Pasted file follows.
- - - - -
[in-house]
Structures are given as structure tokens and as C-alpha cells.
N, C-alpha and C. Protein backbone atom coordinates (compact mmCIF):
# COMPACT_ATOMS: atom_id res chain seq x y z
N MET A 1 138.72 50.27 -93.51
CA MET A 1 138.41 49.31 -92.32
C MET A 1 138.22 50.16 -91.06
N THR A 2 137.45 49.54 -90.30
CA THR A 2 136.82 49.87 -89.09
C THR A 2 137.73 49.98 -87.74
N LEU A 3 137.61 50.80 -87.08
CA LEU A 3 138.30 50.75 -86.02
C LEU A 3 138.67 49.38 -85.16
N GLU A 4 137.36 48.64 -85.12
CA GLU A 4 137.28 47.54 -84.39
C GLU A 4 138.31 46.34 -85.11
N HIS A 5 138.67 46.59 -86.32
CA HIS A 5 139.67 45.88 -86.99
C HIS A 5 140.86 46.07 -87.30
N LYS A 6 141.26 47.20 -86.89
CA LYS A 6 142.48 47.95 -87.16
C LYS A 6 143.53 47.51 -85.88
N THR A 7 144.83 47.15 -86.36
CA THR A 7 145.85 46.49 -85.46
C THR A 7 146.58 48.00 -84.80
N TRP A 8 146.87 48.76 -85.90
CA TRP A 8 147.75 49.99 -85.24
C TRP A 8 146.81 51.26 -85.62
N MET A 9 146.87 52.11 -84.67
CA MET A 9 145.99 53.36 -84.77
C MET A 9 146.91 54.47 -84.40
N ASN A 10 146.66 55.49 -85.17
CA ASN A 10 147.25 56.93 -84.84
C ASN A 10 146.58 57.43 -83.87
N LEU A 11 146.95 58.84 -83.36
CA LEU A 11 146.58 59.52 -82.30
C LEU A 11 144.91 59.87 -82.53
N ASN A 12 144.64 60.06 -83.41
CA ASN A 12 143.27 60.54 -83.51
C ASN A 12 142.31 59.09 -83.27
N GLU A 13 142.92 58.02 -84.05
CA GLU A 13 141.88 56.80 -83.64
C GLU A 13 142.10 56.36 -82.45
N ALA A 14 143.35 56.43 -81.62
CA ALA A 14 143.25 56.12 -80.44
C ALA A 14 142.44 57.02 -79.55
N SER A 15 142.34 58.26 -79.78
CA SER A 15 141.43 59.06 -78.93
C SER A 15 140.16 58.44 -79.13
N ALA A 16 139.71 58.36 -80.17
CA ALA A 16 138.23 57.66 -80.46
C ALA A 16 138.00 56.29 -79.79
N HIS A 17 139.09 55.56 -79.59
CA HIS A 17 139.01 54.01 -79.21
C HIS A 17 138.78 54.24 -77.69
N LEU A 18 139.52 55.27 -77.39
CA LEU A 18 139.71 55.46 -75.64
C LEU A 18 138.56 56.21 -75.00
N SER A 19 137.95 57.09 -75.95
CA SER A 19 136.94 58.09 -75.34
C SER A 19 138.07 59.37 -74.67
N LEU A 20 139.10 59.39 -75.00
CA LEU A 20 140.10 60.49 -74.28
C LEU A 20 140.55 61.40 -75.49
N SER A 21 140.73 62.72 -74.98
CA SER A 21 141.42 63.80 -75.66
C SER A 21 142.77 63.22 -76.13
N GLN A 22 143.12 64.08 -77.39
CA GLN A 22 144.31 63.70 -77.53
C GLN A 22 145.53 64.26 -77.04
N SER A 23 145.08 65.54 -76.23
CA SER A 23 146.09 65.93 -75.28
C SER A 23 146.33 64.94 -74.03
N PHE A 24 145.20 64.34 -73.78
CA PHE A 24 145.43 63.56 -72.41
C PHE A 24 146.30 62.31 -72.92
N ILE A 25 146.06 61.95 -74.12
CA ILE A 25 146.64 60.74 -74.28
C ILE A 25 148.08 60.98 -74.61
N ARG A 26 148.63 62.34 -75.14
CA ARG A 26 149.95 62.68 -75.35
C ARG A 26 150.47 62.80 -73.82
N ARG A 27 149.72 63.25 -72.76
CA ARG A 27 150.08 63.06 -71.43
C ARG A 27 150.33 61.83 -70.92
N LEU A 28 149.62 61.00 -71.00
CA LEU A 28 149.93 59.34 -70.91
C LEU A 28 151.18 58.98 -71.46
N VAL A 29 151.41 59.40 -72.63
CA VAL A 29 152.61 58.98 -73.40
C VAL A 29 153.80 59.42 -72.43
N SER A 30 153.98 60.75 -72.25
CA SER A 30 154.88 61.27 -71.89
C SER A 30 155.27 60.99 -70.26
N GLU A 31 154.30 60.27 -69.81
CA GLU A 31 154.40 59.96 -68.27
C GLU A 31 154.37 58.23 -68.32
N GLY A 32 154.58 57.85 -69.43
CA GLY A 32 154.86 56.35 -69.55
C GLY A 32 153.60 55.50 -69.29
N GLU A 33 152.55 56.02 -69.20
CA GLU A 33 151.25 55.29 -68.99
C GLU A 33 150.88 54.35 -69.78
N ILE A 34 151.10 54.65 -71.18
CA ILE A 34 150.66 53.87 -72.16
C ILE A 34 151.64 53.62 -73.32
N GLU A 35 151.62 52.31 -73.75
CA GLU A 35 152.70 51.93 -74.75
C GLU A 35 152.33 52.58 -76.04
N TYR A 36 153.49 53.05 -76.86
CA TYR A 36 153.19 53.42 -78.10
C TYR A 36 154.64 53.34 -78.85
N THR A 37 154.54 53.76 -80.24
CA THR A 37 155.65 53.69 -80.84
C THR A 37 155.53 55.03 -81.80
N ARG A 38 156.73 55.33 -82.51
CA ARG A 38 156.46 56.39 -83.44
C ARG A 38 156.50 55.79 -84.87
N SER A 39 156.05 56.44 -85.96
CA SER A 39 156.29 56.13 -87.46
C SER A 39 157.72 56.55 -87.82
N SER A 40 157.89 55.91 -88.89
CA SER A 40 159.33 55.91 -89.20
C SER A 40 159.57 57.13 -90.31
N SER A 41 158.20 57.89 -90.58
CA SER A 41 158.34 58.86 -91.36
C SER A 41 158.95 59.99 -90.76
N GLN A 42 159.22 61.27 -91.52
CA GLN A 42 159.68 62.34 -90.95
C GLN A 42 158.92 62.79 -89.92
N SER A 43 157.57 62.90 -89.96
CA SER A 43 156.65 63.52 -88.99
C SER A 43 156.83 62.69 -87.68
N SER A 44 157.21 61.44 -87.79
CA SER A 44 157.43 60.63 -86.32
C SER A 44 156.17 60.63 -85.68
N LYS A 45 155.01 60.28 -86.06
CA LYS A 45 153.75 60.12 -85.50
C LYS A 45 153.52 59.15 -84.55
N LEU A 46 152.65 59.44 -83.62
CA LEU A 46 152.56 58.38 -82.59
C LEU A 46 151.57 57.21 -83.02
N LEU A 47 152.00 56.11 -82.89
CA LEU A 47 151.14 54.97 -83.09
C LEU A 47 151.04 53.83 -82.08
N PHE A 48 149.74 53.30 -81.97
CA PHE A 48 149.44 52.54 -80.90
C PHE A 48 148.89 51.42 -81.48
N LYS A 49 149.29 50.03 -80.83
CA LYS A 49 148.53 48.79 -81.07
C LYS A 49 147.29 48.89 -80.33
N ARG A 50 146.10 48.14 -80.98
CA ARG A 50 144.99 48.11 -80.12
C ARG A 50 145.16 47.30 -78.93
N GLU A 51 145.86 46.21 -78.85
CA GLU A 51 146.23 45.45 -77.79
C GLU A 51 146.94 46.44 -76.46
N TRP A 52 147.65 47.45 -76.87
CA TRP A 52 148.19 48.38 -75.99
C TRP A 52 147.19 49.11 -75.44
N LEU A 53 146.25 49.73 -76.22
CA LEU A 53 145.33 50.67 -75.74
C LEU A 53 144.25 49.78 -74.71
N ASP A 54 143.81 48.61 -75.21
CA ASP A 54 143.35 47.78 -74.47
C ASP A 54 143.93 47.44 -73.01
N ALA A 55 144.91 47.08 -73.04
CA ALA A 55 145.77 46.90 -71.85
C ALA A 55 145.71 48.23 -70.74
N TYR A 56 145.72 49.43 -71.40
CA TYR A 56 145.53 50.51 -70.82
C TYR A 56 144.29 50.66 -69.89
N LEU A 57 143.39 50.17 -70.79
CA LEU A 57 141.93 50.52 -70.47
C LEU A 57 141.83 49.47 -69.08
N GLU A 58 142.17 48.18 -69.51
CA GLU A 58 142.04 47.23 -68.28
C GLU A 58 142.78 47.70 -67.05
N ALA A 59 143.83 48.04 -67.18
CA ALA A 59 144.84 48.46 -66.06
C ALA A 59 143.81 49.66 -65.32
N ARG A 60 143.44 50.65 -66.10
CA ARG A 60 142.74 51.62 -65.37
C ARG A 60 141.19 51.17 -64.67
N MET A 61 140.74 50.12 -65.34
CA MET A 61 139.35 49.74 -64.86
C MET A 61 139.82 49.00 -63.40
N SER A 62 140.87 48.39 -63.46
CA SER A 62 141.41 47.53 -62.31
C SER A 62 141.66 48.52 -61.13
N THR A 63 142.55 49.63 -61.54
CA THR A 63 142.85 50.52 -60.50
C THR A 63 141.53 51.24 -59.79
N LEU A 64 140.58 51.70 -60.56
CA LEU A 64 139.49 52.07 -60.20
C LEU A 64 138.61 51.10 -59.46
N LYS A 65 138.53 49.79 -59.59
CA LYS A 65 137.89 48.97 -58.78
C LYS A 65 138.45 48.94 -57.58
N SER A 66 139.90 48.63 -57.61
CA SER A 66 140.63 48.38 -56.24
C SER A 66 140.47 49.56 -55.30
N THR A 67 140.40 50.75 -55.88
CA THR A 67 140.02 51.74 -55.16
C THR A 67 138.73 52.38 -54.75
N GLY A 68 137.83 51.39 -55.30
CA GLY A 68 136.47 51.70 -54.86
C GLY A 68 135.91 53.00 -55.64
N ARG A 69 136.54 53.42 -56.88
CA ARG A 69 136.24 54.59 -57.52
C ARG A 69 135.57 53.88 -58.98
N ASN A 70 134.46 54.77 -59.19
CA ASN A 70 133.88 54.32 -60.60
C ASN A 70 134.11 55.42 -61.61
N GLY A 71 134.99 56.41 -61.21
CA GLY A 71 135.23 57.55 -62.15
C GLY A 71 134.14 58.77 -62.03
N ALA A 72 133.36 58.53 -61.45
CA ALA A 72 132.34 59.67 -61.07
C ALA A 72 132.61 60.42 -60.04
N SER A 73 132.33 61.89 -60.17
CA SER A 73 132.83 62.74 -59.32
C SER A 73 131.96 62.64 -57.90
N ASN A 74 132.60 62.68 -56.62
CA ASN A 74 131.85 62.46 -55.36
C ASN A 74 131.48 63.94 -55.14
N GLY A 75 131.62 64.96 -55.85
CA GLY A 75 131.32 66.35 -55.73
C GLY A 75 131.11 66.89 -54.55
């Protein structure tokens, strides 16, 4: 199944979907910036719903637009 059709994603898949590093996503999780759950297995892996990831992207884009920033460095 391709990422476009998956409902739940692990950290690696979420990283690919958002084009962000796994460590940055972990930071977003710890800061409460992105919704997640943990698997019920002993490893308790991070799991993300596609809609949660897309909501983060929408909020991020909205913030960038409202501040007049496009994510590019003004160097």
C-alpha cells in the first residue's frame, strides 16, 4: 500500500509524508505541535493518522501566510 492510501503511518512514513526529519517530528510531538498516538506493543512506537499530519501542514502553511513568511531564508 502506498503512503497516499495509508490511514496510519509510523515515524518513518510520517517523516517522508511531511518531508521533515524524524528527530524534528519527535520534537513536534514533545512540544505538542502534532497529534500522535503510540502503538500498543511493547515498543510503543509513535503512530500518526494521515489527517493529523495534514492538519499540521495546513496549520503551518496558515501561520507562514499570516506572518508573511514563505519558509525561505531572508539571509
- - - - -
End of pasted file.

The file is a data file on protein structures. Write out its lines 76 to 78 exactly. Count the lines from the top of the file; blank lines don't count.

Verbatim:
C PHE A 24 146.30 62.31 -72.92
N ILE A 25 146.06 61.95 -74.12
CA ILE A 25 146.64 60.74 -74.28